“I’d expect a broader contamination, if that were the case,” said Dr. McWhirter. “We only have one victim here. That’s a pretty narrow exposure.”

We decided that Hester would accompany Dr. McWhirter to the Gonzales apartment, along with two techs, to recover any dirty laundry he might have had and to test the shower and washbasins. Everything would be tested for contaminants.

Bligh and I were to go to the packing plant and get the ball rolling. Two health and safety inspectors came along.

Bligh suggested that the county attorney, Carson Hilgenberg, go with Hester and her team so we had a legal presence at both locations. Hester rolled her eyes, but accepted it.

Bligh and Hilgenberg did a fast application for a search warrant, and I went with them to a local magistrate’s office, where I signed as affiant. At that point, even though we’d lost most of a day, we were finally getting back on track.

Bligh and I got to the plant at 16:21, according to my watch. I’d called ahead for Ben, and he’d agreed to wait for us. I hadn’t told him much, but I’d made it clear that this was very, very important.

We were ushered immediately to Ben’s office. When the door opened, I saw a very familiar face with Ben.

“Hey, George!”

“Carl.” He didn’t look at all happy.

“Who’s that?” asked Bligh.

“That’s Special Agent George Pollard, FBI,” I said to Bligh. “We know each other from way back. How ya doin? “I said, sticking my hand out to George.

“Wonderful,” said George, flatly. “Just wonderful.”

“This is Mr. Bligh,” I said, unable to remember his first name. “Iowa AG’s office.”

“Call me Mort,” said Bligh.

“Glad to meet you,” said George.

“And this,” I said to Bligh, “is Mr. Chaim B. Hurwitz.”

“Call me Ben.” When he spoke, I looked at him more closely. Ben looked terrible. My first thought was that he was sick.

“So, what brings the FBI to Nation County?” asked Bligh.

Now, that was a truly good question. FBI anywhere in Iowa these days was a rare event all by itself. It was another example of the effect of 9/11 on everybody. On September 10, 2001, there were tweny-six FBI agents working in Iowa. By September 15, about twenty-four of them had been assigned to terrorism investigations. You didn’t even expect to see one at a bank robbery anymore. To spend one on a meatpacking plant was most unusual. What was more unusual was that I knew for a fact that George had been assigned to counterterrorism.

“I’m afraid it’s an aspect of what brings you two here,” said George, reaching behind us and closing the door. He stepped back toward Ben’s desk and picked up a file. “I assume you’re here about the ricin?”

“We are,” I said. “You, too, huh?”


“What’s up?” I found it kind of difficult to believe that the Bureau was concerned with the death of one illegal immigrant.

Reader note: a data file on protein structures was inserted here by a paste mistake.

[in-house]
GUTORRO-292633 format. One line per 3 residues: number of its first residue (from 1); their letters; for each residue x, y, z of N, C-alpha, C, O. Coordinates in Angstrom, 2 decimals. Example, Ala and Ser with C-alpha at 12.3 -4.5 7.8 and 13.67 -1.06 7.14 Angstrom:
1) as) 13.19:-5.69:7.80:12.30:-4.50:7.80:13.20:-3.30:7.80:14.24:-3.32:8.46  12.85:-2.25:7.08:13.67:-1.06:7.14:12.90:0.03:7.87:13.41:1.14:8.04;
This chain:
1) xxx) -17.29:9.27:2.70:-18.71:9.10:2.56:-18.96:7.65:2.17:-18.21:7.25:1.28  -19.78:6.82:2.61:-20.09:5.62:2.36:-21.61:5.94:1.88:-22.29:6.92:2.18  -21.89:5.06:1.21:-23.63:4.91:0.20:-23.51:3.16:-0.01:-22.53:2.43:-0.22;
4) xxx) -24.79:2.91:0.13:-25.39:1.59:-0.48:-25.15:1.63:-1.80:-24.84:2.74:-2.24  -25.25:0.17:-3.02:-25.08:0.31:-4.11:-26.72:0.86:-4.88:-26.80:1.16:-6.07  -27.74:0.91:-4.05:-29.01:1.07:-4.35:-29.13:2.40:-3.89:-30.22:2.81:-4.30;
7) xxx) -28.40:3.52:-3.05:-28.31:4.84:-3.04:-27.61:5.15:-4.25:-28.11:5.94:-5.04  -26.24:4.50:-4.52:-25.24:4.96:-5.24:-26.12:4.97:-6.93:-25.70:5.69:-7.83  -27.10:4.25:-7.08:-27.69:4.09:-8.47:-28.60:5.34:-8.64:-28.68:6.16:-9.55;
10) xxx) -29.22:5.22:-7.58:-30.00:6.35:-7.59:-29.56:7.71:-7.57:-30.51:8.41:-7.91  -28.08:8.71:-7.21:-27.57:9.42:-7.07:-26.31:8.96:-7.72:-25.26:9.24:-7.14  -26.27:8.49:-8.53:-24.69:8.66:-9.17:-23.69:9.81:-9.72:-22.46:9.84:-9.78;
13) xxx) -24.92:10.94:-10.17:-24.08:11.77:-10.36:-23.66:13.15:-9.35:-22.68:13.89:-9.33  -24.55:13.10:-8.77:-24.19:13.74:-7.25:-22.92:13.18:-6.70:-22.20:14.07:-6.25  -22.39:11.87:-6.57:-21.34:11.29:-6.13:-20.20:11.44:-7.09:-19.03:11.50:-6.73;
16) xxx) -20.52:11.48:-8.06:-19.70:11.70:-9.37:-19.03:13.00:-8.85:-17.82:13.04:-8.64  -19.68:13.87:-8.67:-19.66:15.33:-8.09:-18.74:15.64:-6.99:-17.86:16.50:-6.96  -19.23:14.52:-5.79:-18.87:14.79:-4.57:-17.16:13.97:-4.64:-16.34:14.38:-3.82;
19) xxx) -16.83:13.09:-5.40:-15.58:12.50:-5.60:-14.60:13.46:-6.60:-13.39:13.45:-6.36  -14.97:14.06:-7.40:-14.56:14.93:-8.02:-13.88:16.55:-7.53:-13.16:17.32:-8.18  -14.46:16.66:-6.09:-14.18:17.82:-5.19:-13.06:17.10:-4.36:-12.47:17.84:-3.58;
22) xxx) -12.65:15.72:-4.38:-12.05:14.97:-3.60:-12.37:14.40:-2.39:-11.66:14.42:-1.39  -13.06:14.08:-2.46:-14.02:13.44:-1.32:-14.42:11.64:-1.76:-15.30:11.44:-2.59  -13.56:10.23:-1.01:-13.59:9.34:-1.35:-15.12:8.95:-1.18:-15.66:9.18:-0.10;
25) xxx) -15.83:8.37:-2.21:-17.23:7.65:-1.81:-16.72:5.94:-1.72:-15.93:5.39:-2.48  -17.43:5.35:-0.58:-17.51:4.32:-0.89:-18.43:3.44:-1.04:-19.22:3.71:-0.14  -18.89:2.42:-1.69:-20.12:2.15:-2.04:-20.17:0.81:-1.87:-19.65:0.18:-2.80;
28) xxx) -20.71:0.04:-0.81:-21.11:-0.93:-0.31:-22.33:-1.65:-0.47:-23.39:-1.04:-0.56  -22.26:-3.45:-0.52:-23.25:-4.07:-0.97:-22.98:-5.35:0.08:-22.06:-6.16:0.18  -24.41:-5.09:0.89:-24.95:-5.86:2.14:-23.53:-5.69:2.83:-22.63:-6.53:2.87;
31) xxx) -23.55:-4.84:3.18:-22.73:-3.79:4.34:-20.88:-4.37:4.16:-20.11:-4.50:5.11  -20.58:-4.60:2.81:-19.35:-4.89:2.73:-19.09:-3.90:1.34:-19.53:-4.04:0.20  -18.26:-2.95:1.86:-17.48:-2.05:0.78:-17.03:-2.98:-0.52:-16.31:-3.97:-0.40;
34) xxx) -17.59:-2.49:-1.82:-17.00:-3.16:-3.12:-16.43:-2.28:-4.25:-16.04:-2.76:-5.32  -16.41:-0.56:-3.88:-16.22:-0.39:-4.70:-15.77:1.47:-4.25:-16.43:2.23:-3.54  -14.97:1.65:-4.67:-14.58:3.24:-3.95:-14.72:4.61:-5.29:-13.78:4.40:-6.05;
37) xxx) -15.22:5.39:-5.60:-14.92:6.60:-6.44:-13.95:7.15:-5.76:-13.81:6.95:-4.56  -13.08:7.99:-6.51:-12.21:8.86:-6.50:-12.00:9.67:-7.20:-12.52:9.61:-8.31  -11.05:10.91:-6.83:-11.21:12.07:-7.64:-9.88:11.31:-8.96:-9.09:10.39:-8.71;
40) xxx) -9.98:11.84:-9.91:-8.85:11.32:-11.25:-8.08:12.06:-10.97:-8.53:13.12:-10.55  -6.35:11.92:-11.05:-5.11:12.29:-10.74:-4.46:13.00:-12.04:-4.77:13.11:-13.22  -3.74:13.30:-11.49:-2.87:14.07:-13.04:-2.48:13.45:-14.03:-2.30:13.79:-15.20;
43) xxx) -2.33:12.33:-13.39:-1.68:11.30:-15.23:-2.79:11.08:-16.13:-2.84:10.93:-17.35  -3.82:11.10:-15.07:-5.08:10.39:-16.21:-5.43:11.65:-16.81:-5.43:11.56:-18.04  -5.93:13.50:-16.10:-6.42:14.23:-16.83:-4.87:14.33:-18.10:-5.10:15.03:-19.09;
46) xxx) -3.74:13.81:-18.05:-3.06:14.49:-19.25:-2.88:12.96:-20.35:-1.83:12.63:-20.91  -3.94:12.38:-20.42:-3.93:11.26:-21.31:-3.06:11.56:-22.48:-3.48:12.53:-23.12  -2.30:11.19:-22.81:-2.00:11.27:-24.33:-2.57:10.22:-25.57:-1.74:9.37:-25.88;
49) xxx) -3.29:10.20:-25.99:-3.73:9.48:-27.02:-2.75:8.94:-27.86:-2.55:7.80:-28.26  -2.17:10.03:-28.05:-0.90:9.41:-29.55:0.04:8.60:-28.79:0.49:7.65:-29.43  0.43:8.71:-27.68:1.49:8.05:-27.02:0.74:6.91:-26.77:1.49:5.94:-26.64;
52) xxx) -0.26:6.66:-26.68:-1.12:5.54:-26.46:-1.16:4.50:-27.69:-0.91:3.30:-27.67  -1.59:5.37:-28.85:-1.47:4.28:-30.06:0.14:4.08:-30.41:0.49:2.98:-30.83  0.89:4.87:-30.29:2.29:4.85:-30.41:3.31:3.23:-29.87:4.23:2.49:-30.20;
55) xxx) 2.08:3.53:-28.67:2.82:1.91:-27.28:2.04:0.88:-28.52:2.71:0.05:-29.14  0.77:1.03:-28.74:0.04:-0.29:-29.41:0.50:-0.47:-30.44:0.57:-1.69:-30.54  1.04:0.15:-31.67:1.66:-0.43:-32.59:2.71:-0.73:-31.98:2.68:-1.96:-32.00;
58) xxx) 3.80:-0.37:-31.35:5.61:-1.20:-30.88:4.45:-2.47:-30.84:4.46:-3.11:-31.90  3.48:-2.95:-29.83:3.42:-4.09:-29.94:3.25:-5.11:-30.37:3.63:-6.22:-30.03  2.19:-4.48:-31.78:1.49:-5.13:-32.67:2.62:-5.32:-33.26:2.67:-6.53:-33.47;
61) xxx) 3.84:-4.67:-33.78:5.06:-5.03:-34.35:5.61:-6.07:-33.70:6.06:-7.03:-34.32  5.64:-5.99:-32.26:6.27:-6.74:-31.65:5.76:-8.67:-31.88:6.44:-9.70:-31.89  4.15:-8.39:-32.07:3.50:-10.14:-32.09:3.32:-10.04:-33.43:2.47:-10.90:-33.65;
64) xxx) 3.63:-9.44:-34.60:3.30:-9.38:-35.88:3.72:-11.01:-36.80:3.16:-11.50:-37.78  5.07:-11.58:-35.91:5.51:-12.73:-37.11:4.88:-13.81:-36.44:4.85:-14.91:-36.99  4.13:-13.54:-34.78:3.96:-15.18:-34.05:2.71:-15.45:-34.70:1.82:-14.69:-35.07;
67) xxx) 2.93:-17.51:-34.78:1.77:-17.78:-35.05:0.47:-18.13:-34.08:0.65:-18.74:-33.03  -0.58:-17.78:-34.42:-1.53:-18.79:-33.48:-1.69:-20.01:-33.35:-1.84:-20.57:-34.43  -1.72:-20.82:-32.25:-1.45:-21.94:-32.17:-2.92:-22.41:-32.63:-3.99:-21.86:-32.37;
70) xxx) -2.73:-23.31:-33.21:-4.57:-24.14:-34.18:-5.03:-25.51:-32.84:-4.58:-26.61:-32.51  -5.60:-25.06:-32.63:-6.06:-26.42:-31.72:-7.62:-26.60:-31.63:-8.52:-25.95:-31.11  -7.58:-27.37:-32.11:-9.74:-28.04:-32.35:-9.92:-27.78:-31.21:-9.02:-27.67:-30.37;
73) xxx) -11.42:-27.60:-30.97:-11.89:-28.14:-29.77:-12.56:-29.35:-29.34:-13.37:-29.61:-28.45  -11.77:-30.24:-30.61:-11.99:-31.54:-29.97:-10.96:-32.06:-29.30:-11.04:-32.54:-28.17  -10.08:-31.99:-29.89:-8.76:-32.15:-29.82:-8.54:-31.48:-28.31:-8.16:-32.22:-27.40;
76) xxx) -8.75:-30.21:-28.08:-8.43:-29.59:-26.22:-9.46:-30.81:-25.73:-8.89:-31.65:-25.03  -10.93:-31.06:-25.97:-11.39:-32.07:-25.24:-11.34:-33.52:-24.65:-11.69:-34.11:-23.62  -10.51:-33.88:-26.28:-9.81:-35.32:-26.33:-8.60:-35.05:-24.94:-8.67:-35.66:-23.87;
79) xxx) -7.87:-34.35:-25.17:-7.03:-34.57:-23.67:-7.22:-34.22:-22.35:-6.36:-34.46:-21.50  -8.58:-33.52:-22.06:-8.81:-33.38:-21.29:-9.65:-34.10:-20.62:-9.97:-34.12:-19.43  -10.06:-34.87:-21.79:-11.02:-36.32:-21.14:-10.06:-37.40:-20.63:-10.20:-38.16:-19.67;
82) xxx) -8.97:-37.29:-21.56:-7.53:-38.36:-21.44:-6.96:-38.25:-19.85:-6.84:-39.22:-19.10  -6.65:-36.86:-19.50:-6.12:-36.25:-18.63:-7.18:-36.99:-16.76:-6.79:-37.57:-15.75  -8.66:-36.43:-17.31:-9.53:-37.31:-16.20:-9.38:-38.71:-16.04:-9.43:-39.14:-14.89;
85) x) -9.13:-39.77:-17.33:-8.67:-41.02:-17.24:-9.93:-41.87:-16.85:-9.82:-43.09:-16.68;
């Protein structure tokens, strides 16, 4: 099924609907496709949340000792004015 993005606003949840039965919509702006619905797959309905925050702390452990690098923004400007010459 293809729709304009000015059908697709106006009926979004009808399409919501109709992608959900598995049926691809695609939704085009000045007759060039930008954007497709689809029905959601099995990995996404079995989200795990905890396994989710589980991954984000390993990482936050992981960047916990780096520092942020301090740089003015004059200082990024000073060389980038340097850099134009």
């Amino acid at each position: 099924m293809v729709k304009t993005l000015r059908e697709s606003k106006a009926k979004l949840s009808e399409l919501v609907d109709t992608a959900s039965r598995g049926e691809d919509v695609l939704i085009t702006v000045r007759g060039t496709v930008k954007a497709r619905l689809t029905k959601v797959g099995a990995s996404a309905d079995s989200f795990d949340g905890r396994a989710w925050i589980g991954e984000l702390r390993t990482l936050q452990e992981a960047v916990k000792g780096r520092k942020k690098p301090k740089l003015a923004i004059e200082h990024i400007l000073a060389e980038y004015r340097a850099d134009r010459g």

“We were notified by CDC in Atlanta that there had been a case of ricin ingestion in Nation County,” said George. “Maybe you two should sit down,” he said to Bligh and me.

We two did.

“Like I just finished telling Ben here, CDC found themselves working two separate but contemporaneous cases involving ricin poisoning,” said George. “Yours, and an outbreak in New York City.”

“New York?” I was surprised, to say the least.

“This is terrible,” said Ben. “Terrible.”

“We have four dead people in New York,” said George. “All from ricin. We have fifty-seven who are ill, with at least one more who is not expected to survive.” He checked his file. “The lab people say that they think many of the ill are psychosomatic reactions, because several are good friends of deceased, but didn’t eat the same things. Not all of them, though. It takes time for this stuff to finish its job. They started getting sick enough to need medical attention on the fifteenth. Three cases. Eight more on the sixteenth, twenty-two on the seventeenth, twenty-nine on the eighteenth. One of the first three died on the seventeenth. He was a deli employee, by the way. Three of the cases from the sixteenth were also fatal. They’re all older people, so far.”

“Holy shit.”

“It gets worse,” said George. “All the victims except two are Jews. We have a vector of three specific delis in the city. Everybody who was infected either worked at those delis or ate meat purchased there. Everybody.”

“Oh, crap,” I said. I saw what was coming.

“During Hanukkah,” said Ben softly. “They got sick eating our meat during Hanukkah.”

George nodded. “Right. As luck would have it, those three delis get most of their beef products from this plant.” He looked at Bligh and me. “What we have here is very possibly a hate crime. Regardless of the motive, we suspect an act of terrorism. Domestic or otherwise.”

George shut his file. “Carl, could we meet at the local PD, or your office, when you’re done here?”

“You bet.” I looked at Bligh. “Why don’t you get your information from Ben here, and George and I’ll go over to the PD. Call over there when you’re done; I’ll come get you.” I was really anxious to hear more from George, and I was sure he didn’t want to talk in front of Bligh and Ben.